Edmonds' emotional journey hits Fan Cave
Fan favorite to throw out first pitch before Game 4 at Busch
NEW YORK -- Jim Edmonds will throw out the ceremonial first pitch before Game 4 of the National League Championship Series on Thursday night at Busch Stadium. And for a guy who has been "laying low, trying to relax and stay away from the game," it just might prove to be one of the most moving scenes of this postseason in St. Louis.
Edmonds played for all but two of the NL Central's teams in his 17-year Major League career, yet his bond with the Cardinals remains strong. He lives in St. Louis, where he is busy parenting and trying to perfect a right-handed golf swing, and he is rooting for the Redbirds in the NLCS against a Milwaukee franchise he played for last year.
"I don't think the National League can go wrong with either of those two representatives, but obviously I'm pulling for the Cardinals," Edmonds said. "It's going to be exciting either way.
"Playing in the postseason is so special. It took me seven or eight years to get there, and when I got there, it was everything I thought it would be. The excitement and the fans were just second to none. It's quite a dream come true. It definitely makes the season worth it, to be able to get on that stage."
On Tuesday, in the first full year of retirement, Edmonds took part in a morning-to-night whistlestop media tour as part of MLB's ongoing "Legends Are Born in October" postseason campaign. His day finished at the MLB Fan Cave, where he taped an upcoming TBS spot to air during the NLCS and watched part of Game 3 of the American League Championship Series between the Tigers and Rangers.
Edmonds, 41, was on the postseason stage in seven of his seasons, leaving behind indelible memories -- especially to Cardinals fans. When he throws Thursday's first pitch, many of them will flash back to the 2004 NLCS, when in a 24-hour span he slugged a 12th-inning walk-off homer to force Game 7, then made a miraculous diving catch on a Brad Ausmus liner that kept the game close and made it possible for the Cards' trip to the World Series to happen.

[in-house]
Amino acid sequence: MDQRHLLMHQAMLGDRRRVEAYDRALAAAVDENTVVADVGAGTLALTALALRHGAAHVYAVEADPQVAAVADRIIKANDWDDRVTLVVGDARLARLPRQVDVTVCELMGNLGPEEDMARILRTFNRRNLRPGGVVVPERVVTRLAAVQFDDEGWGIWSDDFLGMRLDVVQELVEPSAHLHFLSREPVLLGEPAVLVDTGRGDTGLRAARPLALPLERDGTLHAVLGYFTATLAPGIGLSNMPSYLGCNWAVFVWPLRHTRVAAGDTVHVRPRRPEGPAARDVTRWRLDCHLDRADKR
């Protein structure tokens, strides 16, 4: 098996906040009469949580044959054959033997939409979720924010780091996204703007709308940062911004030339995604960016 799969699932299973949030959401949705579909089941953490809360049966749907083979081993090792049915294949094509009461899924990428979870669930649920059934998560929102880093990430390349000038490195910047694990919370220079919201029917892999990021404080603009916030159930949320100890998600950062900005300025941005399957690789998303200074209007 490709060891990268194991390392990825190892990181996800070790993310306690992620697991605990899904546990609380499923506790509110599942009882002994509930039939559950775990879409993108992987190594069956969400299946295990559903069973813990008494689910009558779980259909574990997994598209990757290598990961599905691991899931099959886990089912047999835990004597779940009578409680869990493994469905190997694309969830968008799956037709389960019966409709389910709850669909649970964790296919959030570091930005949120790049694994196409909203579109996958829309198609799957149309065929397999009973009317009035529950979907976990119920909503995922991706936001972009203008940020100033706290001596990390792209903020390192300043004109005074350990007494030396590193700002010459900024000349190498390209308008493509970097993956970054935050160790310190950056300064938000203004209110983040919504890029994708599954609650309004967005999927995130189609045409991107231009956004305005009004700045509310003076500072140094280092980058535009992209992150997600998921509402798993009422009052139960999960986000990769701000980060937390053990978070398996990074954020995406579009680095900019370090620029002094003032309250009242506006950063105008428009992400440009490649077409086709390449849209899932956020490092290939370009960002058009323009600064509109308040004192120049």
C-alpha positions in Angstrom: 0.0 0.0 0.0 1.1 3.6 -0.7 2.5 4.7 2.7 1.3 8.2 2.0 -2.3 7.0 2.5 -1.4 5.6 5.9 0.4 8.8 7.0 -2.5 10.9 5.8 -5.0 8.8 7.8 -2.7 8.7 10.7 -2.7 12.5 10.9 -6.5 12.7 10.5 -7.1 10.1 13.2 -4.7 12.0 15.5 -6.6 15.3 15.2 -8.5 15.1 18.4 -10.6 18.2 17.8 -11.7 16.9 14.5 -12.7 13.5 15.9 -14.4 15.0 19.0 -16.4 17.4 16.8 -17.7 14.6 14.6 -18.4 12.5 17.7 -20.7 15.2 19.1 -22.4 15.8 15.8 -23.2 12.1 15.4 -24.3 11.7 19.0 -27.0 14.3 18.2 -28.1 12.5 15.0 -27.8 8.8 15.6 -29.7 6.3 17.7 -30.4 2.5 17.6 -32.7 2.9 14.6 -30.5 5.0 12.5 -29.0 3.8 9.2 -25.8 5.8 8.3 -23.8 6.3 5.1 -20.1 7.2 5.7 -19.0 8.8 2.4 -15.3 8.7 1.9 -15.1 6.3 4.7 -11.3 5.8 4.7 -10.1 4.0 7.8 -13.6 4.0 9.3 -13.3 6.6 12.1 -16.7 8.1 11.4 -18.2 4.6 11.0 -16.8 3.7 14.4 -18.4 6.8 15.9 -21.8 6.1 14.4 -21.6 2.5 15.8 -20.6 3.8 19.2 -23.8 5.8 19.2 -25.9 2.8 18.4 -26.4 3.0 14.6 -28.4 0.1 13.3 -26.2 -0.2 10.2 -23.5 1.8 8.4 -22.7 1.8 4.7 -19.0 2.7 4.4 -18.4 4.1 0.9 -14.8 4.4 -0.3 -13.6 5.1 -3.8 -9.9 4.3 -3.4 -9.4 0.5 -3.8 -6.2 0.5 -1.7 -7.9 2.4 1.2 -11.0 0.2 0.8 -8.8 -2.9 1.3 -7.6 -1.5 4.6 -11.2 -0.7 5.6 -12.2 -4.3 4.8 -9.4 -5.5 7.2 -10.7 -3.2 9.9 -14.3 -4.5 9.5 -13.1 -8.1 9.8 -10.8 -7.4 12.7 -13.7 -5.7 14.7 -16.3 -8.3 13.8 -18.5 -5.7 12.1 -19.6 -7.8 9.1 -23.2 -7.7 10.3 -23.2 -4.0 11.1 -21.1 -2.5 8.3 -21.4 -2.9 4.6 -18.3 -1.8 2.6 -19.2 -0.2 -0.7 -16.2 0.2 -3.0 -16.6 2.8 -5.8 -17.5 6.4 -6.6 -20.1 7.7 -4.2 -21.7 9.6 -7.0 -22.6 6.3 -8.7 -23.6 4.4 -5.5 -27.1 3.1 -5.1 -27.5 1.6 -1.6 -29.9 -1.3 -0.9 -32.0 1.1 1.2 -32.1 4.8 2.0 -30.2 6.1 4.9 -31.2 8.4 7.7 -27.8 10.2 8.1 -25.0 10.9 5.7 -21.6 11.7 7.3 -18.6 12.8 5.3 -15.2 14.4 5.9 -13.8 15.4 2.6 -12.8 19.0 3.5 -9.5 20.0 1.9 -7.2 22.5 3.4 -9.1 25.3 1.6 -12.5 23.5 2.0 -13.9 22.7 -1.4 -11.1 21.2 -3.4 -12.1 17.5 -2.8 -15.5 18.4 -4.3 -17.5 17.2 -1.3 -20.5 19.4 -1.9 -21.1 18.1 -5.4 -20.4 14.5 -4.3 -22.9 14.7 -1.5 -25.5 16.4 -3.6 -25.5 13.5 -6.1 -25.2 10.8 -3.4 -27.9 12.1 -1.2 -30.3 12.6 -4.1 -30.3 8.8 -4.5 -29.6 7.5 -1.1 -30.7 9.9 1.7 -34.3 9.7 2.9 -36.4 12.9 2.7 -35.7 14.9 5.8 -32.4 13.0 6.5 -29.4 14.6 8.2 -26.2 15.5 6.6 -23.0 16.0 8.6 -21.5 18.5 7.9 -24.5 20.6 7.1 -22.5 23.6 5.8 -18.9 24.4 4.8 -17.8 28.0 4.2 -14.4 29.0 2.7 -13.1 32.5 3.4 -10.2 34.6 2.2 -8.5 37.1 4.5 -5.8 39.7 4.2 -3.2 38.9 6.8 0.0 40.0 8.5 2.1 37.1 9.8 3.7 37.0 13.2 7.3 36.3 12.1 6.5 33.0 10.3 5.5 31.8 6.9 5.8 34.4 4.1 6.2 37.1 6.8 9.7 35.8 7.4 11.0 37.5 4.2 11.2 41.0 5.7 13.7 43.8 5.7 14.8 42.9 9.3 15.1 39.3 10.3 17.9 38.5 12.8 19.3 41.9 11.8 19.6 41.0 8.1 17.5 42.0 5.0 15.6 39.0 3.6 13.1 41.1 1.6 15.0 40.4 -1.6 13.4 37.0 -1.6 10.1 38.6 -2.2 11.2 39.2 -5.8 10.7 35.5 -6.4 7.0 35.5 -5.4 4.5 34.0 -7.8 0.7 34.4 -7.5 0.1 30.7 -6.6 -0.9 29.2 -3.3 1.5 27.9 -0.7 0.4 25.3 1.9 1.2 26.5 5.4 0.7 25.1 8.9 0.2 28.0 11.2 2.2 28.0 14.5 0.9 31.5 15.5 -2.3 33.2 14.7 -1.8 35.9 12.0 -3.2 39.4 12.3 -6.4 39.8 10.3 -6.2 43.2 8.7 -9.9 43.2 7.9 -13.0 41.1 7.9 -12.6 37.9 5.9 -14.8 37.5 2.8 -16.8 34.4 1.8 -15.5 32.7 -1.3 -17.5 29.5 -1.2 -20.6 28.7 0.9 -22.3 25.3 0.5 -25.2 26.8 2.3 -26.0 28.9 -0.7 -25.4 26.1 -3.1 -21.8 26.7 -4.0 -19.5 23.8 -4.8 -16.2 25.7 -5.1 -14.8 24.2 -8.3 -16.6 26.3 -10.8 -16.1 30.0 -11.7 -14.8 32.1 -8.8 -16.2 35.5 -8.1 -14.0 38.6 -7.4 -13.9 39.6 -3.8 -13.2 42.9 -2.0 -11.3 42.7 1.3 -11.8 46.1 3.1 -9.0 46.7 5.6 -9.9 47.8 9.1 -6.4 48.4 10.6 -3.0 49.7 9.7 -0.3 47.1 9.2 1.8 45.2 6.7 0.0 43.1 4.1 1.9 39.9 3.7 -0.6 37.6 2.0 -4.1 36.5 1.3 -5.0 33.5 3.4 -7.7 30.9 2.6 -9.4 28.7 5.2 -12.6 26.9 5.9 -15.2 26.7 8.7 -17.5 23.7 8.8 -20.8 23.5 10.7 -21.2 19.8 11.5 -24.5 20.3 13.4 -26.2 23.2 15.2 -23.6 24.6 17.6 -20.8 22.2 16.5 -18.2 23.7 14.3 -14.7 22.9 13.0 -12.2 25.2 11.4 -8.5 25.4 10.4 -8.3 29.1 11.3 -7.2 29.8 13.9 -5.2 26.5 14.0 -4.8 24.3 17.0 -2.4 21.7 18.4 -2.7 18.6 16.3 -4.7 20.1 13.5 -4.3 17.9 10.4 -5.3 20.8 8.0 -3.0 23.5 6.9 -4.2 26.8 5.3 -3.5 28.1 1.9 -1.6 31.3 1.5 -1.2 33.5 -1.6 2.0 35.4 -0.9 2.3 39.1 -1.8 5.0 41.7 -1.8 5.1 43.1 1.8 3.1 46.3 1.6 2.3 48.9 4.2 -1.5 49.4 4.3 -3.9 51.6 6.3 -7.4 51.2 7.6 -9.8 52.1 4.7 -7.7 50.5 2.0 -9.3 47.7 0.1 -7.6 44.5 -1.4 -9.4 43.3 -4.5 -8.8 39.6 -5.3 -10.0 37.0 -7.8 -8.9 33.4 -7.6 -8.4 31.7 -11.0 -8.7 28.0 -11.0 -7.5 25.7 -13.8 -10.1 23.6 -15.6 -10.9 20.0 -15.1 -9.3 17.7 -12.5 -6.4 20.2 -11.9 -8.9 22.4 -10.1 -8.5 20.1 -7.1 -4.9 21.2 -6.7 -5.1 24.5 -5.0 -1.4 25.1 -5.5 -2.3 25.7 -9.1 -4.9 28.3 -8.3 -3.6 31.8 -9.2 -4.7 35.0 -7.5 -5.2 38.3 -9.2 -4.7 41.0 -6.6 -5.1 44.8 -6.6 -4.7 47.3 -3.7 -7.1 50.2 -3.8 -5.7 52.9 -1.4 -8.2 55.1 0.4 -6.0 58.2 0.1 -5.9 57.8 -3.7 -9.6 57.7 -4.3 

And, of course, there will be the memory of a 2006 victory parade through Market Street and into Busch Stadium, the culmination of a perfect inaugural season for the ballpark.
When Edmonds throws that first pitch, many fans will picture him waving from one of those parade trucks. Many times on Tuesday he was asked to compare that team with the gutsy club that dispatched Philadelphia and now sends Chris Carpenter to start Game 3 with the series tied at a game apiece.
"I'm not around it day in and day out like I was, so it's hard to compare teams," Edmonds said. "The one comparison you can make is getting into the playoffs and playing well, being healthy and getting hot at the right time. Hopefully that will work for them."
Talking about some of the toughest postseason pitchers he ever faced -- Roger Clemens and Randy Johnson being the first two that came to mind -- Edmonds cautioned that every day is new, and a Carpenter-Yovani Gallardo matchup is anyone's game.
"Any given night, any pitcher that's on his game can give you fits," he said. "Any given night, a guy can be having a bad day and the ball looks like a beach ball. So it's different night to night. Some of the big names you obviously have to worry about, but when you get to the game, everything changes, and you just sort of block it all out."